This work, a companion to Broadway Sheet Music: A Comprehensive Listing of Published Music from Broadway and Other Stage Shows, 1918 through 1993 (1996, $75), provides information about sheet music published over the 75-year period from June 1, 1843, to May 31, 1918--the early days of modern American theatre. It covers all sheet music published from all Broadway productions--plus music from local shows, minstrel shows, night club acts, vaudeville acts, touring companies, and shows on the road that never made it to Broadway. Also included are all the major musicals from Chicago, which rivaled Broadway in original productions during that period. Each piece of sheet music has been assigned a number by the author, and the following information is given: production title (as listed on sheet music cover), year the production officially opened or tour began, name of the theatre (applicable only to New York productions), number of performances (applicable only to New York productions), performers, song titles, composer and lyricist, original publisher of each song, and cover description. Also included are comments from the author.
The chieftains of Sevenwaters have long been custodians of a vast and mysterious forest, one of the last refuges of the Tuatha De Danann, the Fair Folk of ancient story. Human and Otherworld dwellers have existed there side by side, separated by a thin veil between worlds and sharing a wary trust. Until the spring when Lady Aisling of Sevenwaters finds herself expecting another child, and everything changes. With her mother pregnant, Clodagh fears the worst as Aisling is well past the safe age for childbearing. Her father, Lord Sean of Sevenwaters, faces his own difficulties as warring factions threaten his borders. When Aisling gives birth to a son—a new heir to Sevenwaters—the responsibility of caring for the infant falls to Clodagh while her mother recovers. Then the family’s joy turns to despair when the baby is taken from his room and something . . . unnatural is left in his place. To reclaim her brother, Clodagh must enter the shadowy Otherworld and confront the powerful prince who rules there. Accompanied on her quest by a warrior who may prove to be more than he seems, Clodagh will have her courage tested to breaking point. The reward may be far greater than she ever dreamed...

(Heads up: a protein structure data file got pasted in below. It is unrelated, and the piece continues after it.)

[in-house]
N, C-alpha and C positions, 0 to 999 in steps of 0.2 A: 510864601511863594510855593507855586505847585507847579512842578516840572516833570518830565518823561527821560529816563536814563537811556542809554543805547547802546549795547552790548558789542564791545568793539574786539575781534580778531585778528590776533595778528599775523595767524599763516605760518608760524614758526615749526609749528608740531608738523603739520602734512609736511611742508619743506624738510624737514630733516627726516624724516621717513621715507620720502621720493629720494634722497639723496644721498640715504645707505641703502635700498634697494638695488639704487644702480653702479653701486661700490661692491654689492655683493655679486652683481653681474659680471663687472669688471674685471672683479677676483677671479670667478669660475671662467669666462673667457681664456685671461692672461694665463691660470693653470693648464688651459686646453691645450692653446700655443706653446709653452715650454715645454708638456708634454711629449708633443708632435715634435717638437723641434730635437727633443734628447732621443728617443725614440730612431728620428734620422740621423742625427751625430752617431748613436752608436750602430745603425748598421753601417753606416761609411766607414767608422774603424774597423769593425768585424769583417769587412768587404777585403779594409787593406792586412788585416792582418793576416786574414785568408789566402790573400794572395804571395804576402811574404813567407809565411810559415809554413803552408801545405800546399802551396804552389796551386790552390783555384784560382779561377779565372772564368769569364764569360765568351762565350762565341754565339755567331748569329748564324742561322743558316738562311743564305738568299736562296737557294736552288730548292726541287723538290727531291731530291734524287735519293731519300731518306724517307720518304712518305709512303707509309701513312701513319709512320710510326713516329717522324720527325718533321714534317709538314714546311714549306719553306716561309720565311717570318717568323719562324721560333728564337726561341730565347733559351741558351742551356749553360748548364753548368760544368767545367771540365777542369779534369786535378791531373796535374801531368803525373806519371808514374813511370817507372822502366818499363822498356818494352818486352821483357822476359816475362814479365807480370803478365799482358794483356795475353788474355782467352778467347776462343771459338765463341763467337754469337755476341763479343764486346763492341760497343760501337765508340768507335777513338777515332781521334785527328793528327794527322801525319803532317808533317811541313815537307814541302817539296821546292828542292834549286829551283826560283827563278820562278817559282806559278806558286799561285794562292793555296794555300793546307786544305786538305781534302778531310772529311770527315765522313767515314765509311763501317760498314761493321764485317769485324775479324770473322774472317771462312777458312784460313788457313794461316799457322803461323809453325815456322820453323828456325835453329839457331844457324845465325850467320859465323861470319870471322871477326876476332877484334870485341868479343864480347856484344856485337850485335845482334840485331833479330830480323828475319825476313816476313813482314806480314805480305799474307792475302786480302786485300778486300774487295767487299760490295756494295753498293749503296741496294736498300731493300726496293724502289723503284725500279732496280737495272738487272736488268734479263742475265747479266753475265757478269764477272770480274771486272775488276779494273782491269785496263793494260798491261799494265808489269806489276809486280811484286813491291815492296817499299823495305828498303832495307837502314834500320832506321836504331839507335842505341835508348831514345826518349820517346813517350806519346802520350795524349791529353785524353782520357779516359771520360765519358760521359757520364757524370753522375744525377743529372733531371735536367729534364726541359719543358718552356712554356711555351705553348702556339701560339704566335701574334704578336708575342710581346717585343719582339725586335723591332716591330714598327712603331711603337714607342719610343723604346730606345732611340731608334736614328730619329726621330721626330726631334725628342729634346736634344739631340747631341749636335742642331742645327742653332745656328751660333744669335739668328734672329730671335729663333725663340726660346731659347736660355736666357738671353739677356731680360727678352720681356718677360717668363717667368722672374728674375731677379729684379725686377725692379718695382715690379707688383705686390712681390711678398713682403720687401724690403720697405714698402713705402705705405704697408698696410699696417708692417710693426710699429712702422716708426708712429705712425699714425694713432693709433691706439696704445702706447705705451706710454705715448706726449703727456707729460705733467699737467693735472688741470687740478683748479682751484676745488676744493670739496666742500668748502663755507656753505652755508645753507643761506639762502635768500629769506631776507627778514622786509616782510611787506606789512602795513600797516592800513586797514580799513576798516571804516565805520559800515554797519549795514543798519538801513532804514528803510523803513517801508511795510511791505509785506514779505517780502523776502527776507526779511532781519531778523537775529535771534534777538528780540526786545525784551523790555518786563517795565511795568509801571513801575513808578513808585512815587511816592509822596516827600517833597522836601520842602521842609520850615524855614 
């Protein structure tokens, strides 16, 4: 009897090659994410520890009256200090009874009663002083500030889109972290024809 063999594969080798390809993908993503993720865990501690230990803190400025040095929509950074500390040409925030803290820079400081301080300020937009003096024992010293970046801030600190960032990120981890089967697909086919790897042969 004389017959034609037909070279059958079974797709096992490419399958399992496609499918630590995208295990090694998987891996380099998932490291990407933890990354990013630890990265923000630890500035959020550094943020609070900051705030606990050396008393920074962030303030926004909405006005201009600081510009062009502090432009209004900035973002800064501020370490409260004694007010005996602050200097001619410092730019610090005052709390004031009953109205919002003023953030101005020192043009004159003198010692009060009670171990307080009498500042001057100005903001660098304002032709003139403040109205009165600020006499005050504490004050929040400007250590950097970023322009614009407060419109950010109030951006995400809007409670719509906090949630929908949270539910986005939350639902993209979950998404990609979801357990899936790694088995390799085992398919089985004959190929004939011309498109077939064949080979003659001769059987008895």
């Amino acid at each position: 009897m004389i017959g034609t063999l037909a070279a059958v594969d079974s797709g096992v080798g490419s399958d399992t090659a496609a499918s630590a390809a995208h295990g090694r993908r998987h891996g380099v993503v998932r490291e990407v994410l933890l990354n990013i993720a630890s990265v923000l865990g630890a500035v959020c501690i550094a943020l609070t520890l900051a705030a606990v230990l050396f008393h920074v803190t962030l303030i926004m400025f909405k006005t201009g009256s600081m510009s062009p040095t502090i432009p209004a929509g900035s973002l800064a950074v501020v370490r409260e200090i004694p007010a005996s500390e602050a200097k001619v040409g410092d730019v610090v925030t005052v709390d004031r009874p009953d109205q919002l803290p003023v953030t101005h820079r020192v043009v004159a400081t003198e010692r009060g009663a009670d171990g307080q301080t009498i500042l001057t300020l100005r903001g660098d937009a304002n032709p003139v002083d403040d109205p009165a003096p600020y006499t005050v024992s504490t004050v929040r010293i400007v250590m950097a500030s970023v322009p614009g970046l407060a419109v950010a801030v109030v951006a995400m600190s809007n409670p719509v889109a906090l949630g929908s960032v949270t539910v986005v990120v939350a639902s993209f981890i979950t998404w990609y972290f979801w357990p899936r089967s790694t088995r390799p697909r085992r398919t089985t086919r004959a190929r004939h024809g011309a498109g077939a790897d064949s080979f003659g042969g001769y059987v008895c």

Edward Baltram is overwhelmed with guilt. His nasty little prank has gone horribly wrong: He has fed his closest friend a sandwich laced with a hallucinogenic drug and the young man has fallen out of a window to his death. Edward searches for redemption through a reunion with his famous father, the reclusive painter Jesse Baltram. Funny and compelling, The Good Apprentice is at once a supremely sophisticated entertainment and an inquiry into the spiritual crises that afflict the modern world. For more than seventy years, Penguin has been the leading publisher of classic literature in the English-speaking world. With more than 1,700 titles, Penguin Classics represents a global bookshelf of the best works throughout history and across genres and disciplines. Readers trust the series to provide authoritative texts enhanced by introductions and notes by distinguished scholars and contemporary authors, as well as up-to-date translations by award-winning translators.